Congress’s passage of legislation last December making many expired tax breaks permanent adds an extra measure of certainty for tax preparers helping their clients with tax planning this year.
“The Section 179 deduction being made permanent with a set amount and then being adjusted for inflation will allow us to help our clients plan their purchases a whole lot better,” said Texas Society of CPAs chair Allyson Baumeister, who is also a principal in charge of the Forth Worth office at CliftonLarsonAllen. “The R&D tax credit being made permanent is also a huge factor for businesses that have those kinds of deductions to be able to plan as well.”
For individual taxpayers, there is more certainty with charitable contributions from individual retirement accounts, and tax credits for education and energy conservation. IRA owners who have reached age 70½ can make tax-free charitable contributions of up to $100,000 directly to charities from their IRAs and have them count as required minimum distributions.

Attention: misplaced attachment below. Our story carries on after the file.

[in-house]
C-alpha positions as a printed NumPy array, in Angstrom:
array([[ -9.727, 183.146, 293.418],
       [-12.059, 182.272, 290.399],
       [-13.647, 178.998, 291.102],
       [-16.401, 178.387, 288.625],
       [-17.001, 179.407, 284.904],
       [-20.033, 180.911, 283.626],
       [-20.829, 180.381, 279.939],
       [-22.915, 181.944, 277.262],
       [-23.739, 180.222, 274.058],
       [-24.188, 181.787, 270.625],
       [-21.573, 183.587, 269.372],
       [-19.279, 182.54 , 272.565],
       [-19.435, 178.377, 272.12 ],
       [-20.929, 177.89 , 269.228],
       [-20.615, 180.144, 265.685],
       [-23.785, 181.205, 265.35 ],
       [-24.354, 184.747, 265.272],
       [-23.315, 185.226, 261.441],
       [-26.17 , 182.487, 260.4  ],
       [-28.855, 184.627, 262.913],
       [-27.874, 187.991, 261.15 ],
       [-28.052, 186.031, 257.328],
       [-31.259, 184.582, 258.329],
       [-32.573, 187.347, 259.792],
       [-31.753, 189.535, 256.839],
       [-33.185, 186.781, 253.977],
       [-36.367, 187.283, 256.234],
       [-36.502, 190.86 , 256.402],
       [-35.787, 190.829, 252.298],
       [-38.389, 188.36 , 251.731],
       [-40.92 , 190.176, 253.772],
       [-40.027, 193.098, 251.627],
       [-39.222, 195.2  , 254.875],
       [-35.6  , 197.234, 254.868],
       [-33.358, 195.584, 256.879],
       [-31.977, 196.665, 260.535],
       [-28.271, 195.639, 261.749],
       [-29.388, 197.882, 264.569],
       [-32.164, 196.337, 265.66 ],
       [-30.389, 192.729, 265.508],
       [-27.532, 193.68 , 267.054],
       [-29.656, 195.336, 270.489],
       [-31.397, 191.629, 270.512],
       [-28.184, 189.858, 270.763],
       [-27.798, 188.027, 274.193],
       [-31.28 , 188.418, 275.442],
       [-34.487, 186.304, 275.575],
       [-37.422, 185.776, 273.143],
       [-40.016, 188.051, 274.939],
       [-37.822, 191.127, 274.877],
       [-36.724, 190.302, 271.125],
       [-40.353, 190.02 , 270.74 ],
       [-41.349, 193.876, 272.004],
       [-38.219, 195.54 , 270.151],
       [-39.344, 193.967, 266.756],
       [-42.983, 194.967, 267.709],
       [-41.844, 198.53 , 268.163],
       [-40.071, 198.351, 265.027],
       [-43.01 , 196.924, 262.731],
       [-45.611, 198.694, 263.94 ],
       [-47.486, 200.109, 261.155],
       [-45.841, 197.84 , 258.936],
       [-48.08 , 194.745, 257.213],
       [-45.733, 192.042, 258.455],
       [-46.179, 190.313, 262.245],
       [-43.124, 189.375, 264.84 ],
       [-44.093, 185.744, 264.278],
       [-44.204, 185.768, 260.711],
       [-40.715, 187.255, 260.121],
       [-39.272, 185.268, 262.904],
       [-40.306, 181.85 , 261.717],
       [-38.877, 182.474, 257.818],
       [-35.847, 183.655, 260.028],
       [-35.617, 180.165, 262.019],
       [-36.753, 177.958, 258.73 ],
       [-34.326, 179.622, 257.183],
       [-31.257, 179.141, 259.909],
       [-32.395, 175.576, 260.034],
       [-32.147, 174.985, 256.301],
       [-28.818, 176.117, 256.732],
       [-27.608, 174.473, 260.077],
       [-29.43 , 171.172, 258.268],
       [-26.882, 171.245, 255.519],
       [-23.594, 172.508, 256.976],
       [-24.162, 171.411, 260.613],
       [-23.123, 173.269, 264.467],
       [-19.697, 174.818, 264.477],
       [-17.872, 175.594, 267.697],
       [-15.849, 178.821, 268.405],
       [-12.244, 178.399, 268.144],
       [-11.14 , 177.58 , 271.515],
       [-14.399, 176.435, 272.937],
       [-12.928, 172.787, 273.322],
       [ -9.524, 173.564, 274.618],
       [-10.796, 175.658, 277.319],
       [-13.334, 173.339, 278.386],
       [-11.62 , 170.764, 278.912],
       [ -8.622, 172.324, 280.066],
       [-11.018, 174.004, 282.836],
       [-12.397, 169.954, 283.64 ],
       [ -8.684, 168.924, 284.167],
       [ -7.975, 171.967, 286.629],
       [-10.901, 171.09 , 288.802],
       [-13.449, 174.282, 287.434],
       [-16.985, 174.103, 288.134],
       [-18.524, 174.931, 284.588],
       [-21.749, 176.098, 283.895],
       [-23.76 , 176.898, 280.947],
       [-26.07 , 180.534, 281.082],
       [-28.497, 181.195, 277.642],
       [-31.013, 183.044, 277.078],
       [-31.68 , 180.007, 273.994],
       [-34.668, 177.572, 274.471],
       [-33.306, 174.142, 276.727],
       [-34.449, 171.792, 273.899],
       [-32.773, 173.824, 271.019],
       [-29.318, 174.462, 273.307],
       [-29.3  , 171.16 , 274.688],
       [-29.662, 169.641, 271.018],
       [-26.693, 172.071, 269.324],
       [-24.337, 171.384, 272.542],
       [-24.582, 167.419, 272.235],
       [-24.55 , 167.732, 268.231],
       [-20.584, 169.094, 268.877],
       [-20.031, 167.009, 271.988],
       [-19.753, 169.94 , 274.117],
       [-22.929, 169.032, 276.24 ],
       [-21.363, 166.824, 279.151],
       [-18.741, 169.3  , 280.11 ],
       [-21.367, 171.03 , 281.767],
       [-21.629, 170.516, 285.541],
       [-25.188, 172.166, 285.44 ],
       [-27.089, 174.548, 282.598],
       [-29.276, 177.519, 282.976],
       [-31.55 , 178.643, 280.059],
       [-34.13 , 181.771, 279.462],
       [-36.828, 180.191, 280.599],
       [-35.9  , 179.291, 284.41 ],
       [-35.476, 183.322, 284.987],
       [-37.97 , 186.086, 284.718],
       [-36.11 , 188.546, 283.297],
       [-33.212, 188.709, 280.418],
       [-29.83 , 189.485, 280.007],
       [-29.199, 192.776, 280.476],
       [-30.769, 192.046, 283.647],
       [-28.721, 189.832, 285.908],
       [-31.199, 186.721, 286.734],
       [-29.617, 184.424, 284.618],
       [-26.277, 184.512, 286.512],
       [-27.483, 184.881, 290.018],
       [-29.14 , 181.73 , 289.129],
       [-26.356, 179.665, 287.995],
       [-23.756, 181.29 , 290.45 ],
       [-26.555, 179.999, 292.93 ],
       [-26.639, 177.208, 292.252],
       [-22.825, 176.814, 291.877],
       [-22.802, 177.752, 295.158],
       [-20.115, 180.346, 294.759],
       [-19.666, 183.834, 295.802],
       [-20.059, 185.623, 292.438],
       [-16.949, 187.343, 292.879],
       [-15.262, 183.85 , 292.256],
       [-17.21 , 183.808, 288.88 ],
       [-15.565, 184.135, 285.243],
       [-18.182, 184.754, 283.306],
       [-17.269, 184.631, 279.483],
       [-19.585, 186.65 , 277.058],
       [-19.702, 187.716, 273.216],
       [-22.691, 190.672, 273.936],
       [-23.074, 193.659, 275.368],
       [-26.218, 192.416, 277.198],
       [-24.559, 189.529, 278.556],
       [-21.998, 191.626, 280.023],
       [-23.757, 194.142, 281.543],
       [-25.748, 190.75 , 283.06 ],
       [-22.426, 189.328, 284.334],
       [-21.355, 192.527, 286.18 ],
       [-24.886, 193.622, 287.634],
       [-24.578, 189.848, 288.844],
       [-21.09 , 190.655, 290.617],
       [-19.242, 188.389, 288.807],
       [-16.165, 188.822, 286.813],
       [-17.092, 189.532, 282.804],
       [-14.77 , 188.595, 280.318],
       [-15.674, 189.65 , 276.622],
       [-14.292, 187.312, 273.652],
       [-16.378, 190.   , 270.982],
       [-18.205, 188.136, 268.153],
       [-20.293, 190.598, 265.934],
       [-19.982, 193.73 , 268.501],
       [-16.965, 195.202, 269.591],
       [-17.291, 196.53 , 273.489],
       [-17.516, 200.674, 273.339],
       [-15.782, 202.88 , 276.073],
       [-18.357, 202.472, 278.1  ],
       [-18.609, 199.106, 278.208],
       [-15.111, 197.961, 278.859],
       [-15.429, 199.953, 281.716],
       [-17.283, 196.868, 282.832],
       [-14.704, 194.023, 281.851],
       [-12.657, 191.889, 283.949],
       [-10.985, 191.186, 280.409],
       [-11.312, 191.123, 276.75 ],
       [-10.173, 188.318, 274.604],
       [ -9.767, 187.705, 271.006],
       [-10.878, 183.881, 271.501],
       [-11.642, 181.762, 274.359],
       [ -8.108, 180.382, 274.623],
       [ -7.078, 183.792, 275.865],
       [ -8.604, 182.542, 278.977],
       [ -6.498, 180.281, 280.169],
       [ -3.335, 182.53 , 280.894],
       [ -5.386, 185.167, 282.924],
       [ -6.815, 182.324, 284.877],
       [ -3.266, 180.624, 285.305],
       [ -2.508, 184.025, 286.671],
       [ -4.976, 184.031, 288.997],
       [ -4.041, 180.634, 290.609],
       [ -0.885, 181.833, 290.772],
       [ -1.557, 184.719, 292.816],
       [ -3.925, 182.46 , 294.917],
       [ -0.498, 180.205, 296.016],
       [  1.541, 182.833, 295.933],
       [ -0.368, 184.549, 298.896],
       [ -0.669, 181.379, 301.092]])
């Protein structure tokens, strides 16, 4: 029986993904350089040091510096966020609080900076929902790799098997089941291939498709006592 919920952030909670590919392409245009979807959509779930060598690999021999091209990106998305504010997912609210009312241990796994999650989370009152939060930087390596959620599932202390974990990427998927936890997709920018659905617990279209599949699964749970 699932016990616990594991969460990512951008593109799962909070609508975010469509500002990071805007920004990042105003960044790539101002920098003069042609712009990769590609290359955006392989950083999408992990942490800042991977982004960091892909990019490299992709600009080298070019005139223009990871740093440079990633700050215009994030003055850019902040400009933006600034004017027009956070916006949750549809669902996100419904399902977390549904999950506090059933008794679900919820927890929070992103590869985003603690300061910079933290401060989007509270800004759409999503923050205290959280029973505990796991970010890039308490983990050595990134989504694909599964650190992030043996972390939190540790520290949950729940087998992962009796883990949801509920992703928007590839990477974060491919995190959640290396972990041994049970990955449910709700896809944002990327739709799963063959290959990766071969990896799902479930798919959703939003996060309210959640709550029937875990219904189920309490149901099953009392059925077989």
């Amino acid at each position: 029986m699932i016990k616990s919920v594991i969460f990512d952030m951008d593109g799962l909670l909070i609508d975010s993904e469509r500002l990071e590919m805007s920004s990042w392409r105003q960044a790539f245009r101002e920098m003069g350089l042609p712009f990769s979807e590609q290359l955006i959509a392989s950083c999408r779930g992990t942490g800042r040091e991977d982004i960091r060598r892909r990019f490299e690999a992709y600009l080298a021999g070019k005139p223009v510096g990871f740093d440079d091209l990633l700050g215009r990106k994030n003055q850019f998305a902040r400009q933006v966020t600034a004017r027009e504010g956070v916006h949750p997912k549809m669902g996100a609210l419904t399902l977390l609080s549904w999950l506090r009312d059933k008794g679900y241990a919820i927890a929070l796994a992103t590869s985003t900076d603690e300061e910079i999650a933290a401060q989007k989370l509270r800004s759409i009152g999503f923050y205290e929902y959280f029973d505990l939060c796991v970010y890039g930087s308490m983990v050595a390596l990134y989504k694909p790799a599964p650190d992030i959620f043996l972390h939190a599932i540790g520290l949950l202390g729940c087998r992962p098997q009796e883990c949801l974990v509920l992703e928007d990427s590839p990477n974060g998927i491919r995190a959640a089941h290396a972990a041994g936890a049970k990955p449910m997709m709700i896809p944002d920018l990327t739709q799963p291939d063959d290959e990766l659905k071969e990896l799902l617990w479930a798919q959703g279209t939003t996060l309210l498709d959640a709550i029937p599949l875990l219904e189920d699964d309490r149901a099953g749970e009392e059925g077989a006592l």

“On the individual side, charitable contributions made out of IRAs for folks 70½ being made permanent is also fantastic,” said Baumeister. “Those taxpayers that fall under that category like to have certainty. It’s been challenging for them not to know for sure whether they can use their required minimum distribution for the charitable contribution, so that’s a positive. Then the education credit being expanded and made permanent is also fabulous. And for those that do conservation, the credit for residential energy credit conservation is also great.”
Some tax provisions were merely extended and not made permanent, but they too have some extra certainty, at least for a few years. “Even though the bonus depreciation wasn’t made permanent, the fact that it was extended until 2019 and we know what percentages those are is also very helpful,” Baumeister pointed out.
She anticipates the expanded tax breaks will provide tax professionals and their clients with a good foundation for future tax planning.
“Especially for our business clients, but for all the clients, the fact that for the last several years they have not been extended until the very end of the year or until the following year has made planning almost impossible,” said Baumeister. “Now that we actually have knowledge of what’s permanent and what’s been extended for either two, three or five years will help tremendously with tax planning for our clients. It’s the talk of the town in the tax world for sure.”
Don’t expect to see much else in the way of tax reform this year, though.
“Since we are in a presidential election year this is probably all that we will see for a year,” said Baumeister. “But it’s good news.”